Storm sparked as Tzohar rabbi recommended to head Conversion Authority

Rabbi Benayahu Brunner, a member of Tzohar and a judge in rabbinical courts, has been appointed to head the Conversion Authority.

 Rabbi Benayahu Brunner (photo credit: Yair Liberman/Wikimedia Commons)
Rabbi Benayahu Brunner
(photo credit: Yair Liberman/Wikimedia Commons)

Religious Affairs Minister Matan Kahana sparked a storm among haredi (ultra-Orthodox) and National-Religious rabbis after he recommended earlier this week that Rabbi Benayahu Brunner – a member of the Tzohar organization and a judge in the batei dinim (rabbinical courts) for conversion and monetary disputes in Safed and Haifa – should lead the Conversion Authority.

The appointment comes after Kahana decided to end Rabbi Moshe Weller’s role as the current head of the authority because he operates according to Ashkenazi Chief Rabbi David Lau’s instructions. Lau expressed outrage at the decision last week, saying it would “severely damage” the function of the authority, warning that he would immediately stop approving conversion certificates if Weller was removed.

On Wednesday, Finance Minister Avigdor Liberman filed a complaint with the ombudsman of the judiciary against Lau, writing that the rabbi’s placing of a condition on signing conversion certificates is “a hinted threat, not to mention extortion through threats.” Liberman stressed that Lau is a public servant and is required by the law to fulfill his role as long as he is serving in it.

The finance minister added that if the chief rabbi carries out his threat, it should be considered “improper behavior” and that the continuation of Lau’s service as the president of the Great Rabbinical Court would need to be reconsidered.

Tzohar welcomed the appointment of Brunner, saying, “His pleasant temperament and extensive knowledge of the field ensure that conversion is in good hands.”

 Minister of Religious Affairs Matan Kahana attends a plenary session at the assembly hall of the Knesset, the Israeli Parliament in Jerusalem, July 26, 2021.  (credit: YONATAN SINDEL/FLASH90) Minister of Religious Affairs Matan Kahana attends a plenary session at the assembly hall of the Knesset, the Israeli Parliament in Jerusalem, July 26, 2021. (credit: YONATAN SINDEL/FLASH90)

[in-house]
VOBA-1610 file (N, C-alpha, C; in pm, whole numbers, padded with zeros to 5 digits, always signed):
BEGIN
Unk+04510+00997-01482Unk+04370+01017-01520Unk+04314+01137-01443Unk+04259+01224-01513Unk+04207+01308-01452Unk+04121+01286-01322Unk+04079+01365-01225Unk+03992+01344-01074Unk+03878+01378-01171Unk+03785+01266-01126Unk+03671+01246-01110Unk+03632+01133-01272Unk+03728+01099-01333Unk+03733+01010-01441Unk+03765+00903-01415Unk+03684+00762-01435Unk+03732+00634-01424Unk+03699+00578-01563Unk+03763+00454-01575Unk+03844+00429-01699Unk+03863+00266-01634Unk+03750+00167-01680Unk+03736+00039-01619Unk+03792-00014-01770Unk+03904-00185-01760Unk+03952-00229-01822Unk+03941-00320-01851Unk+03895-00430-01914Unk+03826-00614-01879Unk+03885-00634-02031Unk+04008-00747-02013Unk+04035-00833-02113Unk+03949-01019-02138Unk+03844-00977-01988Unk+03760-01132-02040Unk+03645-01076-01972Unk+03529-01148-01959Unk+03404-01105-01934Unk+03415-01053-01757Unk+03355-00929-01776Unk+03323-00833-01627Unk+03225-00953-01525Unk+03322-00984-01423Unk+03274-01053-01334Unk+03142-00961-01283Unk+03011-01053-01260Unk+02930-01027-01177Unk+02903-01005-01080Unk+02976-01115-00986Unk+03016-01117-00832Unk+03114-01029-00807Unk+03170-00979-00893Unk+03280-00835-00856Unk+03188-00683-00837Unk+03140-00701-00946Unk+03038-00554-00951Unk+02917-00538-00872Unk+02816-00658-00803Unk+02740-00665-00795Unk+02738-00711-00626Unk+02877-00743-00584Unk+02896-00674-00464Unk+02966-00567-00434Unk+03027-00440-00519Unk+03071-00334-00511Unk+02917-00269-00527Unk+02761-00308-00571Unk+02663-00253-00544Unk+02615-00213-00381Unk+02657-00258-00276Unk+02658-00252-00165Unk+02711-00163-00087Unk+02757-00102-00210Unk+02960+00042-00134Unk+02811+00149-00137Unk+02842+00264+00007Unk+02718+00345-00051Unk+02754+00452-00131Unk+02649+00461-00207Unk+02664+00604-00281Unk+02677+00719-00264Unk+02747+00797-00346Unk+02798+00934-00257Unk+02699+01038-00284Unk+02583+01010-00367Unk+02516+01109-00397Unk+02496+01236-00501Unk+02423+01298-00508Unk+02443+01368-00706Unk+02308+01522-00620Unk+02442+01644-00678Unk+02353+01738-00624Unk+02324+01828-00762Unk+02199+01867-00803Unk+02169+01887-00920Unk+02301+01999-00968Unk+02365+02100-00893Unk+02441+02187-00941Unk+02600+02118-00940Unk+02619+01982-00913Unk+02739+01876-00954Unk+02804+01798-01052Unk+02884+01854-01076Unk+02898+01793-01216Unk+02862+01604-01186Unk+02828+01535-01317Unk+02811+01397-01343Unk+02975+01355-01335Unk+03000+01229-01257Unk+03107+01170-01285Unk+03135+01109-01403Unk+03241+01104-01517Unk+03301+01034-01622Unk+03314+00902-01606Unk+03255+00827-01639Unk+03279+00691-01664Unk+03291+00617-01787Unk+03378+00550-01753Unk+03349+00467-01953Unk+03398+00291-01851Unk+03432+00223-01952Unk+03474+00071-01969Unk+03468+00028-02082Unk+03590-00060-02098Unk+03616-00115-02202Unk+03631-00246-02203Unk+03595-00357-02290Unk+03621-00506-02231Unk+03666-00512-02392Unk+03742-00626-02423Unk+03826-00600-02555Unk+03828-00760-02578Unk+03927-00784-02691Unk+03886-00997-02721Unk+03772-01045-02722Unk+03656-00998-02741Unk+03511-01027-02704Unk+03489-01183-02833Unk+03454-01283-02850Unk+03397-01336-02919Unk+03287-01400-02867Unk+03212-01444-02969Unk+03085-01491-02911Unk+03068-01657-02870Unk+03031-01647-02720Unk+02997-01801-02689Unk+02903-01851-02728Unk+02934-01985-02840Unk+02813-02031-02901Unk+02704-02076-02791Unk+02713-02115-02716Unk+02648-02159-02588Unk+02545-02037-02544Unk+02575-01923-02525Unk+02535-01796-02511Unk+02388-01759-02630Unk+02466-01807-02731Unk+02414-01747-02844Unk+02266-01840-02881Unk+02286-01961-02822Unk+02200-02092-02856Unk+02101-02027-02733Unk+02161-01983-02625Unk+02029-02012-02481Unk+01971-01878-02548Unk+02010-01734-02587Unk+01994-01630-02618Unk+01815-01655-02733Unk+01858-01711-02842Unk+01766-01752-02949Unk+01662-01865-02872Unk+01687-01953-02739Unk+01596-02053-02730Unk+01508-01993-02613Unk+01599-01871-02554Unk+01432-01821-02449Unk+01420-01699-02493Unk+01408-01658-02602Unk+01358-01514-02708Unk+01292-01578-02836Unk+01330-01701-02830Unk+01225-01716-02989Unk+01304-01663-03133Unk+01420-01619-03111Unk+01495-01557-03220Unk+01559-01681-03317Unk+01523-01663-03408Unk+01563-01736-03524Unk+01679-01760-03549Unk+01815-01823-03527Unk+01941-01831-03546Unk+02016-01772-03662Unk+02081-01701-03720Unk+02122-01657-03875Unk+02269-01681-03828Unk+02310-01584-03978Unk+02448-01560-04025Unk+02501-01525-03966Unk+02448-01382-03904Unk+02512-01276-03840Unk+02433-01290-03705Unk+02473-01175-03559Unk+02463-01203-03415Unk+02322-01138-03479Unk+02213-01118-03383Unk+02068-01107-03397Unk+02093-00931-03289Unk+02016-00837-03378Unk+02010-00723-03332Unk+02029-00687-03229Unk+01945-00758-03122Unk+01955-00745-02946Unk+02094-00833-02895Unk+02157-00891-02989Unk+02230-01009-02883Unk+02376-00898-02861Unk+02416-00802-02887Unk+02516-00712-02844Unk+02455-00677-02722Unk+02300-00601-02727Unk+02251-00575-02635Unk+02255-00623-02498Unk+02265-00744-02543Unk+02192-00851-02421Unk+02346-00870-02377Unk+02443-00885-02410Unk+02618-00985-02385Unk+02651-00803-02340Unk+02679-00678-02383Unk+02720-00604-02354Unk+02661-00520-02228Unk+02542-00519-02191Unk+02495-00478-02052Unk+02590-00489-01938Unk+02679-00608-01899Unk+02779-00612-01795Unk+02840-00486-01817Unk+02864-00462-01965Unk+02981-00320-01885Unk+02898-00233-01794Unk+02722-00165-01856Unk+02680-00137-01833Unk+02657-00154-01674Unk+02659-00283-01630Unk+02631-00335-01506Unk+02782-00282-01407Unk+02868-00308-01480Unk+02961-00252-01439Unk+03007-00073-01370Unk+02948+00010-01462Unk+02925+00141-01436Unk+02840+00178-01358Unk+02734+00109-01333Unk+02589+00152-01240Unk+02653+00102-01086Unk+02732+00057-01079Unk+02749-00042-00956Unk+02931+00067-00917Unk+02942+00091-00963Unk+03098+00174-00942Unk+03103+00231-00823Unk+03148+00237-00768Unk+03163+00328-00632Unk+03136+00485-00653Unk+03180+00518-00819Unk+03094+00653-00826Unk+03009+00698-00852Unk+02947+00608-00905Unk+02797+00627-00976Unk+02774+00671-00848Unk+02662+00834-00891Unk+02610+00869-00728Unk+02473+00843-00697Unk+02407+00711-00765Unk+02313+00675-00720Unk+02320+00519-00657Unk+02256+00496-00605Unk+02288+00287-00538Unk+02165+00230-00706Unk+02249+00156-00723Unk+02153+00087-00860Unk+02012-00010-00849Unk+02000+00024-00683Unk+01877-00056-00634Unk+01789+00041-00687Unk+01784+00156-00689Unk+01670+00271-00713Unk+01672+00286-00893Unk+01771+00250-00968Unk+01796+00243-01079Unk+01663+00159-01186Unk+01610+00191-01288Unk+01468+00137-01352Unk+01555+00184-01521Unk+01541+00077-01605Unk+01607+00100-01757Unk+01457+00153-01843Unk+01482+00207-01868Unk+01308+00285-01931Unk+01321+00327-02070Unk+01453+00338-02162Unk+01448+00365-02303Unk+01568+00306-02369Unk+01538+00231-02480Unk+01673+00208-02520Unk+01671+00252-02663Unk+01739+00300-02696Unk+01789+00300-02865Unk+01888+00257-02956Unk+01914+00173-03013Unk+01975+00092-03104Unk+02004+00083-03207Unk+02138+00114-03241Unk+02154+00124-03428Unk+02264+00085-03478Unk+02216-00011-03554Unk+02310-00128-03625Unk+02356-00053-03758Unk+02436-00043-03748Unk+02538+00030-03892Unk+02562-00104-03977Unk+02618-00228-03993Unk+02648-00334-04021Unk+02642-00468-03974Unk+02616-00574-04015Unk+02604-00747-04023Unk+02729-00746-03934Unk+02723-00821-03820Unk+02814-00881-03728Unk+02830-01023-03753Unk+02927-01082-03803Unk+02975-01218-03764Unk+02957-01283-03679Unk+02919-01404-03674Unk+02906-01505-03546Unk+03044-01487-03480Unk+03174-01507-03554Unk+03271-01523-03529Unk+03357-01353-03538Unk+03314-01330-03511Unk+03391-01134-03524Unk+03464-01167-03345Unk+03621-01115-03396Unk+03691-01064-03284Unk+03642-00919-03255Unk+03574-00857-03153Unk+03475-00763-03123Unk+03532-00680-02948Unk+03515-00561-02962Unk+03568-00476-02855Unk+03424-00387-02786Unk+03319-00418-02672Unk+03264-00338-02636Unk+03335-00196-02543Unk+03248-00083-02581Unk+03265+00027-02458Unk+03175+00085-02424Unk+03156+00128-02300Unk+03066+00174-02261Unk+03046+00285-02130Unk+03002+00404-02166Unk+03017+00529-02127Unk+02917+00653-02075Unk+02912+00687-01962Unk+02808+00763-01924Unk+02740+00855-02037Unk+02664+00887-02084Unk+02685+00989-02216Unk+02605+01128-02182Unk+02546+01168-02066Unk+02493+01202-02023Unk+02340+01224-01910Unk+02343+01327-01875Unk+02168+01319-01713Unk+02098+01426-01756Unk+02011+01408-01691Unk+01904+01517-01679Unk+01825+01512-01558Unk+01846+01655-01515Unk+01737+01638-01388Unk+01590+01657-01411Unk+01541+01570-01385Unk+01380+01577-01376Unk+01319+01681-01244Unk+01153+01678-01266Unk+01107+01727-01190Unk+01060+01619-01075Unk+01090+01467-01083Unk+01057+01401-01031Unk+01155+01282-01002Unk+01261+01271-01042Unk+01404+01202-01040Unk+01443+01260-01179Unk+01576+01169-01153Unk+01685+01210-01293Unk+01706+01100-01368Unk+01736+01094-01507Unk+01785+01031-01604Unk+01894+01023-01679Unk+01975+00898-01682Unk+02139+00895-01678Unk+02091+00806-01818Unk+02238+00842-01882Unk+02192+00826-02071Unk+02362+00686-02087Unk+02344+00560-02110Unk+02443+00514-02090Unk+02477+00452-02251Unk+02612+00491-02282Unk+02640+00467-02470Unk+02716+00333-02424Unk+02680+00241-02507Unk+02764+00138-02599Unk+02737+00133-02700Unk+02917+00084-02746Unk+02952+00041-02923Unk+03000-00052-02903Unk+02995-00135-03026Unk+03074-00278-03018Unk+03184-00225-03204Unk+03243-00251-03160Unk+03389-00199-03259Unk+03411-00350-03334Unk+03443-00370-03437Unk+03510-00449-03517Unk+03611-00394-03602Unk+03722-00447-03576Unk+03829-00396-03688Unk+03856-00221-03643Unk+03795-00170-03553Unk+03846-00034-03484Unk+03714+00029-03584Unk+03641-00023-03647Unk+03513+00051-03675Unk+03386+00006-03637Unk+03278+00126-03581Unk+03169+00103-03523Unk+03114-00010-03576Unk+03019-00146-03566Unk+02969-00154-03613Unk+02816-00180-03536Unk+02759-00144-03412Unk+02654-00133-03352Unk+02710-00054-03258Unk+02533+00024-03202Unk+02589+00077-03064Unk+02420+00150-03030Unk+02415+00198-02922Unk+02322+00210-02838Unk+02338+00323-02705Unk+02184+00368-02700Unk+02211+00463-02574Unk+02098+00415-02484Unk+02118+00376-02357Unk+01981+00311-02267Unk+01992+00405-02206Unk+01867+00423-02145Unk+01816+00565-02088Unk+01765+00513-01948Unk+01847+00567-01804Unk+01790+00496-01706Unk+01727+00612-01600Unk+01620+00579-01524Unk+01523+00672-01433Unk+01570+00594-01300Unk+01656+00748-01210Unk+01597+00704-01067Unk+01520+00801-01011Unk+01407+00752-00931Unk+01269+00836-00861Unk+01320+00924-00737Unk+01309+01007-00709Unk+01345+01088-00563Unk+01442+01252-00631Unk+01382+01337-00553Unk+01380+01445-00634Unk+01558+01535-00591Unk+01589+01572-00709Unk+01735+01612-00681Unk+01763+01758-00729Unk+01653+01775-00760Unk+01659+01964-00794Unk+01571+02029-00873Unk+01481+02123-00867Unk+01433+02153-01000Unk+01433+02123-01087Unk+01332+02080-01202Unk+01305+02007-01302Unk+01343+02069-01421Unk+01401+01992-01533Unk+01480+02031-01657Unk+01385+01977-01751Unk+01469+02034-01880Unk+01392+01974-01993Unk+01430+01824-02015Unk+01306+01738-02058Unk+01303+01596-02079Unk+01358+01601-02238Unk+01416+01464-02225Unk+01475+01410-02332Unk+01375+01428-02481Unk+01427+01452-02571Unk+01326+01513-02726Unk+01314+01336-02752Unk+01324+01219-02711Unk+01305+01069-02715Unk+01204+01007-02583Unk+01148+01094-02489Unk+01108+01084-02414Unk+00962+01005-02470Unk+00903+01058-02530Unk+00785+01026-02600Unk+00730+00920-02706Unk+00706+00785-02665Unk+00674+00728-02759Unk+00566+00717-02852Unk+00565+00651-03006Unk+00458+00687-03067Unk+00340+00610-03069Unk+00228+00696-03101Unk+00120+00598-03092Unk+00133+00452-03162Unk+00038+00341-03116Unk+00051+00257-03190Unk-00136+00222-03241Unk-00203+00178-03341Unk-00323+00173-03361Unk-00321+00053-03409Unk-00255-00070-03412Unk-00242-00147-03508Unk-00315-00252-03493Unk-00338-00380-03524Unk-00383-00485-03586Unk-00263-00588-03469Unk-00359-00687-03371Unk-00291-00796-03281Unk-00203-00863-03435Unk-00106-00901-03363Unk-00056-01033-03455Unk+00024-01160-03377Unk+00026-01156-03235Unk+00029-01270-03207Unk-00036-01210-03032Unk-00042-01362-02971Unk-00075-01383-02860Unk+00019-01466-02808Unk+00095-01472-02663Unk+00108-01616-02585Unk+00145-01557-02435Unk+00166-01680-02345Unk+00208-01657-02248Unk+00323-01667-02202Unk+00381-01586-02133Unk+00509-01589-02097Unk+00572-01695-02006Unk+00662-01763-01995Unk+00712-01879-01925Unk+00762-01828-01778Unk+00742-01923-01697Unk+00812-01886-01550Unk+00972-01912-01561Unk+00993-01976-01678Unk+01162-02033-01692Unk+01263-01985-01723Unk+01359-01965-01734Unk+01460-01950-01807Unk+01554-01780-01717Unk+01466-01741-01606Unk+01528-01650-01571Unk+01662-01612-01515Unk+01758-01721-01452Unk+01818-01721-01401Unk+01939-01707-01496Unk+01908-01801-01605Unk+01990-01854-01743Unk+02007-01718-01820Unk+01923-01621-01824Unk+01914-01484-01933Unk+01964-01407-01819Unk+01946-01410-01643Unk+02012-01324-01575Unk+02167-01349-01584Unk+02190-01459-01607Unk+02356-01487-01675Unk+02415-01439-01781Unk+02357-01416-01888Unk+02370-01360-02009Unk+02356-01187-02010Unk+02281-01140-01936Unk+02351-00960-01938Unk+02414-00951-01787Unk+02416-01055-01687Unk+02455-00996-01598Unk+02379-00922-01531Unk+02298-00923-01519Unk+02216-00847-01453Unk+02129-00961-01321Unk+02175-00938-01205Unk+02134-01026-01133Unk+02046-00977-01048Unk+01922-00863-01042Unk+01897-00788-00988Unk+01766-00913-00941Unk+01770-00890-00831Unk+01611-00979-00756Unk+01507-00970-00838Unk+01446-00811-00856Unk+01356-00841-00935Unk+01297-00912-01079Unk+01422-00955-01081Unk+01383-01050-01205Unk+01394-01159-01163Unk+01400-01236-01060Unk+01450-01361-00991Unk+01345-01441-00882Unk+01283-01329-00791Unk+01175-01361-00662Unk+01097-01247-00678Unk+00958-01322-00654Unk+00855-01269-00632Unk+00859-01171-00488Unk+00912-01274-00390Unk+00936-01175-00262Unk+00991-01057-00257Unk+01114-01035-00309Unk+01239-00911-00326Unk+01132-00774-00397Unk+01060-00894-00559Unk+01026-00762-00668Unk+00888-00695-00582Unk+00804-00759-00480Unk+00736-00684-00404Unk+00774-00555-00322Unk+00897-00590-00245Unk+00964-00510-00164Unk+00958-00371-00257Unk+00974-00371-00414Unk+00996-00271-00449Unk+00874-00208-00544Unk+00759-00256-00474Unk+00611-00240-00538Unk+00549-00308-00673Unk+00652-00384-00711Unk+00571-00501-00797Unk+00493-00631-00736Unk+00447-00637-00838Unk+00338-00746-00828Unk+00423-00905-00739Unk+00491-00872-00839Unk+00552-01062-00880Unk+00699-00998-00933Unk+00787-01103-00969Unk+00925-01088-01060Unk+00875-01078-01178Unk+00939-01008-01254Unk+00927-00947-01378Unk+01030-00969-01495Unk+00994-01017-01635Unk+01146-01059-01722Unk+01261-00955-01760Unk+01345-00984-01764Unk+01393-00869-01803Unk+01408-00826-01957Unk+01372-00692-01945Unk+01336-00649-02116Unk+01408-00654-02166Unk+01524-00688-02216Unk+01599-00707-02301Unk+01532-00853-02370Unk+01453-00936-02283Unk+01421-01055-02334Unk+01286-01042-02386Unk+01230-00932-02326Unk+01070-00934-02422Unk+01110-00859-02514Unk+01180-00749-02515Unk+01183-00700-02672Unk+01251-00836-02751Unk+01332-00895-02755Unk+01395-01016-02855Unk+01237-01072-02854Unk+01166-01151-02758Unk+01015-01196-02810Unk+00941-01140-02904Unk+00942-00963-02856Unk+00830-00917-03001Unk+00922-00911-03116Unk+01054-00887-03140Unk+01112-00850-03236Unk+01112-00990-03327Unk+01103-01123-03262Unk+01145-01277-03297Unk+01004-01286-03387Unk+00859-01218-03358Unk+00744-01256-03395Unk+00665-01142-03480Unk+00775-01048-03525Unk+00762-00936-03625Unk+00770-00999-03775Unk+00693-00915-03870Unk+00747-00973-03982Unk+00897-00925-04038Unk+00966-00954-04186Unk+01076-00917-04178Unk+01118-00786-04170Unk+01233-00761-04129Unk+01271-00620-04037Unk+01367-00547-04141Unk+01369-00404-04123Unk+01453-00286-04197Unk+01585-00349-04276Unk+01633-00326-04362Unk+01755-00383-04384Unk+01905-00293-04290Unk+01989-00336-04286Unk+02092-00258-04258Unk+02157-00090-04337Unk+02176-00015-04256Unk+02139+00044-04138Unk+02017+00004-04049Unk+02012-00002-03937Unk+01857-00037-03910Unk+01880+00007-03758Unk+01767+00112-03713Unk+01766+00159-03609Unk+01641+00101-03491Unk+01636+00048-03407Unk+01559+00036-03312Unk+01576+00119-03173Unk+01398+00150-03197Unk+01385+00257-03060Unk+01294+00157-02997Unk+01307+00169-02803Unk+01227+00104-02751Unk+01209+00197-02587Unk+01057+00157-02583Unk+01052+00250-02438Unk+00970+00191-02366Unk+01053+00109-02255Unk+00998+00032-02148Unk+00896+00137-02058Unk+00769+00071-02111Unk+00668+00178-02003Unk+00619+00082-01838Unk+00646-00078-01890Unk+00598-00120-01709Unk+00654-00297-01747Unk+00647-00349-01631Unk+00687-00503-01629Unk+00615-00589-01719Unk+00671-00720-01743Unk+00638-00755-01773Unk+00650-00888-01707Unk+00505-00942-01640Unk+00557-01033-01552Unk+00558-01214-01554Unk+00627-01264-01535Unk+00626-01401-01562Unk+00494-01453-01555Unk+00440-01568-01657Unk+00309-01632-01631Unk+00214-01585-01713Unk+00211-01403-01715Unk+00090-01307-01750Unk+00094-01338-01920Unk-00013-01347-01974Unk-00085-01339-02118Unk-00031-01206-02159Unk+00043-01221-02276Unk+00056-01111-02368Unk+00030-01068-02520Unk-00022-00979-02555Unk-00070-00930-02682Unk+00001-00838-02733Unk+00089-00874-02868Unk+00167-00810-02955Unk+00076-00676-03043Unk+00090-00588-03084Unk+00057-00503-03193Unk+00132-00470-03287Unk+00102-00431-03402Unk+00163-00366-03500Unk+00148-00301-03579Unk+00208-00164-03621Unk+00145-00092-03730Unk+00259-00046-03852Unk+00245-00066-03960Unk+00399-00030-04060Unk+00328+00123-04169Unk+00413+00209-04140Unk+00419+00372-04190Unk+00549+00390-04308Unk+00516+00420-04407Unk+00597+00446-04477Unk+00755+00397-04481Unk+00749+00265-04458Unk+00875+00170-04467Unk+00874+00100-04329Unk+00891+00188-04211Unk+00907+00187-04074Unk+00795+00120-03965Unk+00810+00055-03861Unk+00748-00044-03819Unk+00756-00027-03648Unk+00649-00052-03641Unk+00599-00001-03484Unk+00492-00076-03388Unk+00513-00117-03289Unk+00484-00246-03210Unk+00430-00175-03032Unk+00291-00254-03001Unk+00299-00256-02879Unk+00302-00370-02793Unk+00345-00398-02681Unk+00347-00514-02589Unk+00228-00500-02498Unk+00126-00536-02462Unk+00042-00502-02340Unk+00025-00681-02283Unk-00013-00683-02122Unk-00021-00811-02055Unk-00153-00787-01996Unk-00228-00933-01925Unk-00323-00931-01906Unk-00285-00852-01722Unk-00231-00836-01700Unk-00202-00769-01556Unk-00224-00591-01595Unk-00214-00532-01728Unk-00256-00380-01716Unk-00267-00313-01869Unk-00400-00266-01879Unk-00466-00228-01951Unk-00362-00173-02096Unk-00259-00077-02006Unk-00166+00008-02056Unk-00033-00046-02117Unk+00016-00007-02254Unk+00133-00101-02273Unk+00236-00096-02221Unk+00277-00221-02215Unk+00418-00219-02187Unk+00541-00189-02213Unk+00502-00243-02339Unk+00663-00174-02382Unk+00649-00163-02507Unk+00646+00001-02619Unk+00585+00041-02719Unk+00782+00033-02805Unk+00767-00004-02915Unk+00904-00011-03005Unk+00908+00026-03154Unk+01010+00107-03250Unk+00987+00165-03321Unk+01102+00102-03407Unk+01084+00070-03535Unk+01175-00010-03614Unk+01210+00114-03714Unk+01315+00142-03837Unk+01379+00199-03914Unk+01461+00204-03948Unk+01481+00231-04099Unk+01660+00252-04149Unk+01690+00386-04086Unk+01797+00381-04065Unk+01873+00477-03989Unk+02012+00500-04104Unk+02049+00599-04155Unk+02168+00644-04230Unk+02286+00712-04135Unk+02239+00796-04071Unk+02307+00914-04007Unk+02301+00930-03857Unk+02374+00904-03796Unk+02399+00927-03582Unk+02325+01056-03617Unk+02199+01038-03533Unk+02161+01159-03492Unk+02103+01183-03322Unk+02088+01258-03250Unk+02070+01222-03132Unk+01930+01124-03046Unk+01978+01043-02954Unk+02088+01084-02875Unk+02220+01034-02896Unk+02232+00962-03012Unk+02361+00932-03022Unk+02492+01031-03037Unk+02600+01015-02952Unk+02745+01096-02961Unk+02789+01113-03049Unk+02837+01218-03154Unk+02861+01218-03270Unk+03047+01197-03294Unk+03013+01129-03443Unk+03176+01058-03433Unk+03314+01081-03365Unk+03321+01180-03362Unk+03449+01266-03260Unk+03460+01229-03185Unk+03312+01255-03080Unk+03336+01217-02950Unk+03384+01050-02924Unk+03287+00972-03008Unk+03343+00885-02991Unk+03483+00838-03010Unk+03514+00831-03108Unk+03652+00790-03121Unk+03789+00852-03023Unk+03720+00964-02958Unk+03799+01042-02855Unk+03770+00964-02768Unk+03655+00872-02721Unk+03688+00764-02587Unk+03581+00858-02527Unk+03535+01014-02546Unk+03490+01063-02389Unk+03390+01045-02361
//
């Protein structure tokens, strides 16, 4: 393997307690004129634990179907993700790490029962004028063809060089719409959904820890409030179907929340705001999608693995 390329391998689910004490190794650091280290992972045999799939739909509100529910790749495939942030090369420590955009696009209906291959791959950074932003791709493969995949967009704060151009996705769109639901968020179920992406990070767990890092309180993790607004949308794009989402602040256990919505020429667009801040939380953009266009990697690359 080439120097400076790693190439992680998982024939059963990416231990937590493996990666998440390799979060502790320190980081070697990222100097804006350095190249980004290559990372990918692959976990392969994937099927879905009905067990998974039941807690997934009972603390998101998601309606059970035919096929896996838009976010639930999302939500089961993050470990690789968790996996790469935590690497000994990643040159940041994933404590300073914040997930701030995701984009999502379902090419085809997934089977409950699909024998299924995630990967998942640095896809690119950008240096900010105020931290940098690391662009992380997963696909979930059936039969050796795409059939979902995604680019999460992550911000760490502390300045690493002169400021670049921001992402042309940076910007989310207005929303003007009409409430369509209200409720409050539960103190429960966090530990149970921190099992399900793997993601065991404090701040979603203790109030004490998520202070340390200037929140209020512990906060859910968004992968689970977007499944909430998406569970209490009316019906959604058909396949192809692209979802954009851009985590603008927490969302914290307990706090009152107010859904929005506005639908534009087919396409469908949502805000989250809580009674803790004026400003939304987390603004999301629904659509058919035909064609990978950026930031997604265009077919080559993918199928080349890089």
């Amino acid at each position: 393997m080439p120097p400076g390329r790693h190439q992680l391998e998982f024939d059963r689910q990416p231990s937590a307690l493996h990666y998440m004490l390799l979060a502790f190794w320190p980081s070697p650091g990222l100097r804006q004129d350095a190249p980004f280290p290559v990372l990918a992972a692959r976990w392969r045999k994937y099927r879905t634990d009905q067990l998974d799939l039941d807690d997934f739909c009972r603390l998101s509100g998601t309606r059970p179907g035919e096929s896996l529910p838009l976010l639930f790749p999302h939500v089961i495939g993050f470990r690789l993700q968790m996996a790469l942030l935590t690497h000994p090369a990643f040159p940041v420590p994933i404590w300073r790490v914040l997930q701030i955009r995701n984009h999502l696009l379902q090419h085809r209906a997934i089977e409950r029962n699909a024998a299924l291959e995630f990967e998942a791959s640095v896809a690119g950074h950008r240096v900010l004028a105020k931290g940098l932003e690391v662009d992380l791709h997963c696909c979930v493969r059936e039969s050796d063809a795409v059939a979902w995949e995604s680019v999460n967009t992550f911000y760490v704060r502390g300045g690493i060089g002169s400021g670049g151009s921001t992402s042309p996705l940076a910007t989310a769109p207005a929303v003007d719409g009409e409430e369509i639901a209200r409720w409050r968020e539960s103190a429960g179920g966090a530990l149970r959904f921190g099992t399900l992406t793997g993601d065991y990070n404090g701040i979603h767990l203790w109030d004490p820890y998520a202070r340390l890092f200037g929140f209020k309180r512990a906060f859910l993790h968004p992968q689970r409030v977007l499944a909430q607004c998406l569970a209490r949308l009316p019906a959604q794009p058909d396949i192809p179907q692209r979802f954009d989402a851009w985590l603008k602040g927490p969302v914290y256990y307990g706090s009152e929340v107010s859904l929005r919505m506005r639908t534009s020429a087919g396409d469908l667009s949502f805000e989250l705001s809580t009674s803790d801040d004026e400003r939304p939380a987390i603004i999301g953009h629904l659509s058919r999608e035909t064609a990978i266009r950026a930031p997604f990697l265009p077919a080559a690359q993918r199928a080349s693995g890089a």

MK Moshe Gafni attacked Kahana for the appointment of Brunner, saying that it was “placing an idol in the heichal” (a reference to the sanctuary of the ancient Temple in Jerusalem).”

Gafni stated that there has always been an agreement between the National-Religious and haredi sectors not to appoint Brunner “in order to prevent a rift” between the two sectors. “The goal of Matan Kahana is to divide the nation and stay only with the doers of his word,” claimed Gafni, saying that history will “condemn” him.

NATIONAL-RELIGIOUS officials expressed outrage at Gafni’s statements, including fellow members of the opposition.

Religious-Zionist MK Ofir Sofer called the statements “wretched” both in terms of values and politics, saying it “only harmed the resilience of the opposition.”

Religious Zionist Party head Betzalel Smotrich stressed that Brunner is “a scholar and an important judge and is very worthy for the position,” adding that he was sad concerning the “circumstances of his appointment and especially about the fact that Kahana intends to relinquish most of his authority as part of the privatization of conversion that he is advancing.”

Smotrich strongly protested the contempt and attacks against Brunner, wishing the rabbi great success in his role.

In response to Gafni, Kahana stated, “We have stopped working for you,” telling the haredi MK, “Look elsewhere for children to smack around.” The religious affairs minister stressed that great National-Religious rabbis, including Rabbi Haim Druckman, had recommended the appointment of Brunner.

Despite media reports earlier this week claiming Kahana’s plan would recognize Reform conversions, the minister stressed that the plan would only allow conversions conducted according to Halacha (Jewish law).

On Tuesday, Rabbi Shmuel Eliyahu, the chief rabbi of Safed, said he had warned Kahana that 99% of National-Religious rabbis oppose the minister’s plan and that he was “tearing apart the nation and making lineage records necessary,” according to the National-Religious news site Srugim.

Eliyahu told Kahana that he could improve the plan and make it more friendly alongside the Chief Rabbinate, warning that the minister was trying to pass the law “in a version that neutralizes the Chief Rabbinate and gives any rabbi the power to set his own rules for conversion.”

Kahana’s planned reform of the conversion system has received support from a series of national-religious rabbis, including the roshei yeshiva (religious school heads) of Yeshivat Har Bracha, Yeshivat Har Etzion, Yeshivat Mahanayim and the hesder pre-military yeshiva in Otniel. However, other National-Religious rabbis, as well as rabbis from the haredi sector, have expressed opposition to the plan.

The reform plan being pushed forward by Kahana aims to make conversion more accessible and would allow the municipal chief rabbis to establish conversion courts and use leniencies in Jewish law to convert citizens who are of Jewish descent but are not Jewish according to Jewish law.

Kahana’s proposals include forming a rabbinical committee after legislation is passed that will determine the parameters under which the conversion courts established by municipal chief rabbis will operate.

His legislation also grants the chief rabbis and the Council of the Chief Rabbinate the power, under certain circumstances, to revoke the appointment of a rabbinical judge on the new conversion courts.